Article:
SLOW BULLETS examines the philosophical, technological, and social issues of memory

The reviews for Alastair Reynolds’ enjoyable SLOW BULLETS keep rolling in.


The war crime is perpetrated at the conflict’s end: Scur grimly reports her own capture and subsequent torture by a group of renegade soldiers, led by the infamous war criminal Orvin. Though the details evoke a rape, the instrument of Scur’s torment is technological: the slow bullets that give the novella its name.

Readers unfamiliar with the larger body of the Reynolds’s work — a dozen novels and an impressive number of short stories, novellas, and collections — may be startled by the prose, which is disarmingly clinical, punctuated by instances of visceral phrasing. Some readers may find themselves thrown off balance by the juxtaposition of beauty and ugliness — or by the abrupt shift in circumstances that immediately follows: Scur awakens on an apparently derelict ship, surrounded by feuding soldiers from both sides of the conflict, and with no memory of how she came to be there. Readers familiar with Reynolds’s work, however, will know that these two threads must be intertwined. Reynolds is practiced in tying together apparently unrelated elements, and by the end of the story, the text irrevocably links bullet and poet.


Slow Bullets, however, marks a development in Reynolds’s writing. As a storyteller, we see him experimenting with both the form and manner of narrative. We come to understand that the text’s “flaws” (that it is often repetitive and sometimes obtuse) are deliberate artifacts of its narration, a glimpse into the inner workings of Scur’s mind and motivations. As a writer, we see a more overtly thoughtful work examining the philosophical, technological, and social issues of memory.


Like so much of Reynolds’s other writing, the message of Slow Bullets is ultimately ambivalent. Although Reynolds excels at weaving different threads together, his knots are convoluted, difficult things. Again, were this an “old” space opera, Scur’s exploits in unifying the crew and forging a tentative peace would be heroic. Instead, a twist or two at the end reminds the reader that Reynolds is too pragmatic to write anything so unequivocal.Slow Bullets is a story of revenge and redemption, high-tech problems and low-tech solutions, and the preservation of memory through surrendering the past — the failure to forgive but the possibility to forget.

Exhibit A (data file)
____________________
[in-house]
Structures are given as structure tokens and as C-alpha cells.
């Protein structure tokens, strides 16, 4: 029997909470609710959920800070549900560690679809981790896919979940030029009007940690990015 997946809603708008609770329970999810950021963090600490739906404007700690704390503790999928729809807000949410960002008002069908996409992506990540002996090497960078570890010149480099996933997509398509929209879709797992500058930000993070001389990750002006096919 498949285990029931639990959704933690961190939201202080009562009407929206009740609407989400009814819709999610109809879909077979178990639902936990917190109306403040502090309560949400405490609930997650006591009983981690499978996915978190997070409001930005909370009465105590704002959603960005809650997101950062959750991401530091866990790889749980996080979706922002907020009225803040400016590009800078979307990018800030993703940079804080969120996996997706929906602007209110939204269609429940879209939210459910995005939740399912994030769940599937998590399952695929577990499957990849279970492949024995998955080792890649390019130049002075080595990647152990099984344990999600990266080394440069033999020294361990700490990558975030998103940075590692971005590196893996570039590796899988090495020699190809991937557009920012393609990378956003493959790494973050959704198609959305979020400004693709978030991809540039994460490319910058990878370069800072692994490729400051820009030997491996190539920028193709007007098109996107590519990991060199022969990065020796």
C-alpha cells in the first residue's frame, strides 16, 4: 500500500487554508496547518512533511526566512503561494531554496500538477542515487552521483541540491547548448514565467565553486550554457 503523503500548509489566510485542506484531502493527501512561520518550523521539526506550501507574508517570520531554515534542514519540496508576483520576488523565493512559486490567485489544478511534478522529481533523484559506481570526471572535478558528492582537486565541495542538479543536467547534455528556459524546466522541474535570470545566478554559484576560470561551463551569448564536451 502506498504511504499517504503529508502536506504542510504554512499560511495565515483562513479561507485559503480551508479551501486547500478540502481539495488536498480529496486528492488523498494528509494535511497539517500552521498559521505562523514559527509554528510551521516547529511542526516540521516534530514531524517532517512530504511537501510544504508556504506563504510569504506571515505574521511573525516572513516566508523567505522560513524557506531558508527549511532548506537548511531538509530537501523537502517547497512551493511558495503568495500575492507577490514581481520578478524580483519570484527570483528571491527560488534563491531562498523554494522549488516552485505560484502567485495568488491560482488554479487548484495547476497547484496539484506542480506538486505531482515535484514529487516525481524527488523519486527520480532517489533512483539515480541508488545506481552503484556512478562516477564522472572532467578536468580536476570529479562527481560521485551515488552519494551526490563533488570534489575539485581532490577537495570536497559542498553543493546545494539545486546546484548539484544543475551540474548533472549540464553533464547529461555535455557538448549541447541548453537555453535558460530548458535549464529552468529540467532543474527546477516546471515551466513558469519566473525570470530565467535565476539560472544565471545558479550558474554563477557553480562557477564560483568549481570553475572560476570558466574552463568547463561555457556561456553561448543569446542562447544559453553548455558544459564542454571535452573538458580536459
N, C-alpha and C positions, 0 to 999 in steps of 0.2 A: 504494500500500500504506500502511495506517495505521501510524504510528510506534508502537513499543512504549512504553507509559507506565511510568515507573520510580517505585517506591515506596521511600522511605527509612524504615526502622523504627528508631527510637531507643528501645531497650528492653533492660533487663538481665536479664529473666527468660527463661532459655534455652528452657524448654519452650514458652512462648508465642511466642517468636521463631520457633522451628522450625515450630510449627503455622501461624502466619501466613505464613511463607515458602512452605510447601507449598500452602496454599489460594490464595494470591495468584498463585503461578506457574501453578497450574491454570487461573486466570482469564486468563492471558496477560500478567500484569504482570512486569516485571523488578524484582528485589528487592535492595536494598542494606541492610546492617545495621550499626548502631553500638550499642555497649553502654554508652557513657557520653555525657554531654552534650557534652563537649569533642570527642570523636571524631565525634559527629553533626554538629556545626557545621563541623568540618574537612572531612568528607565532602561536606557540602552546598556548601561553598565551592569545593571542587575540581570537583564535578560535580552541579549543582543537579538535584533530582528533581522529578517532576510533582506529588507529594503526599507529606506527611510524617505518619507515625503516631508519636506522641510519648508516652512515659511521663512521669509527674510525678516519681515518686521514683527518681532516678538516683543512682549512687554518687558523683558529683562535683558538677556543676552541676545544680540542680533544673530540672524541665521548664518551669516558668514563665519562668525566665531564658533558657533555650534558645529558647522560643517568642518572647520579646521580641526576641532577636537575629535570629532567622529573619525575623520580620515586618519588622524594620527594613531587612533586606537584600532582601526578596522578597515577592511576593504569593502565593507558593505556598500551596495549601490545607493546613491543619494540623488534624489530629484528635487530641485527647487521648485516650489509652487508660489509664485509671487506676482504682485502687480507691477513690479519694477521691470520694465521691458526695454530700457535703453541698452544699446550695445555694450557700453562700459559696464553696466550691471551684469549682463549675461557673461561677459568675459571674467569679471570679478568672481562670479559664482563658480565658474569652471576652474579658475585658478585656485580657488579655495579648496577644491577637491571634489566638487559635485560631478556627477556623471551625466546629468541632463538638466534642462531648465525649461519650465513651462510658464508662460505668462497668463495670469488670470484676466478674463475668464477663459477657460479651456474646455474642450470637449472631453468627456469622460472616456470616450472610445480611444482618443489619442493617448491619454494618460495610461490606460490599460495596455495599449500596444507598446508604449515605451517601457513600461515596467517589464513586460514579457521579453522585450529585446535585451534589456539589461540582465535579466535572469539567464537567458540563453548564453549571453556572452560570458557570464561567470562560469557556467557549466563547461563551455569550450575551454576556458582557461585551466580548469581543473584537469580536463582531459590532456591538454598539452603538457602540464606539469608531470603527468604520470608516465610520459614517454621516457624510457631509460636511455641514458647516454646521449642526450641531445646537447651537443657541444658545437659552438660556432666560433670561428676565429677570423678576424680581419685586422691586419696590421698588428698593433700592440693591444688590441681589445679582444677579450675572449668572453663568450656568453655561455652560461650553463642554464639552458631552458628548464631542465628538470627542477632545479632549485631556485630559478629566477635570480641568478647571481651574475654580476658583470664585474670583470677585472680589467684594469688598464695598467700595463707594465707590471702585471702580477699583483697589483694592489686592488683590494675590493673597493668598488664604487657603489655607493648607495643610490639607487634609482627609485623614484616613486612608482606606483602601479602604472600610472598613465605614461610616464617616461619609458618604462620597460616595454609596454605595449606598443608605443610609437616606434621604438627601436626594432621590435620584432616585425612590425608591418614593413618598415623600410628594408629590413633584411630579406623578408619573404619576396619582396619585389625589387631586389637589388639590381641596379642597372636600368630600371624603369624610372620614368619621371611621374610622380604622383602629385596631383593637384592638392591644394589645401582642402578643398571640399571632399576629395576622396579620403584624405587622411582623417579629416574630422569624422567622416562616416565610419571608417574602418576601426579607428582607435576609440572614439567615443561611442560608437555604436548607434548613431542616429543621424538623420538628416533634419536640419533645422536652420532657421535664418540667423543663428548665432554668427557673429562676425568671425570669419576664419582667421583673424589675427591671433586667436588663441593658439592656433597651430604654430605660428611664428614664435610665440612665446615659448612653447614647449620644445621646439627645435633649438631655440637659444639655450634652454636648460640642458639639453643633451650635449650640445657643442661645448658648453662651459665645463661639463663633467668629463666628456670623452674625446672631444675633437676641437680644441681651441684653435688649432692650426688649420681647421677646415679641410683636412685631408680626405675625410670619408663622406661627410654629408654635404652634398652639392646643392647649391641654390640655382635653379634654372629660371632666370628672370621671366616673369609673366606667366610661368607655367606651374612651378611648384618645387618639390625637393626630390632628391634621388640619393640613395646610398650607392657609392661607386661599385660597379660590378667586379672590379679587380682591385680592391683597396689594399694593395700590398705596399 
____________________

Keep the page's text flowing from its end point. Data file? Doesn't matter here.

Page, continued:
Scur’s bête noir, the war criminal Orvin, was doing that to his victims for entertainment by the end of the conflict; and since she’s been a victim of it, you can guess that her revenge will be some variant on it when the chance comes. Nevertheless, what actually happens is unexpected, and ties together the various narrative threads of the book. Watchers of Gene Roddenberry’s Andromeda may find the ending less surprising, perhaps, but it’s none the worse for that. SLOW BULLETS has many fewer pages and a much less convoluted plot than Poseidon’s Wake, but it would be a mistake to dismiss it for those reasons – in its own way it’s an equally enjoyable read.


This being a novella instead of the usual time spent building up his world, Reynolds pretty much throws the reader right into things so it takes a little while to get into the story, but once you do, it’s a good read.  The title refers to implants given to soldiers that contain their life histories, and as the ship fails and computer memory becomes precious, the characters must decide if they’ll hold onto their past or look to the future.  

Rating: 8/10

For more info about SLOW BULLETS, visit the Tachyon page.

Cover art by Thomas Canty

Design by Elizabeth Story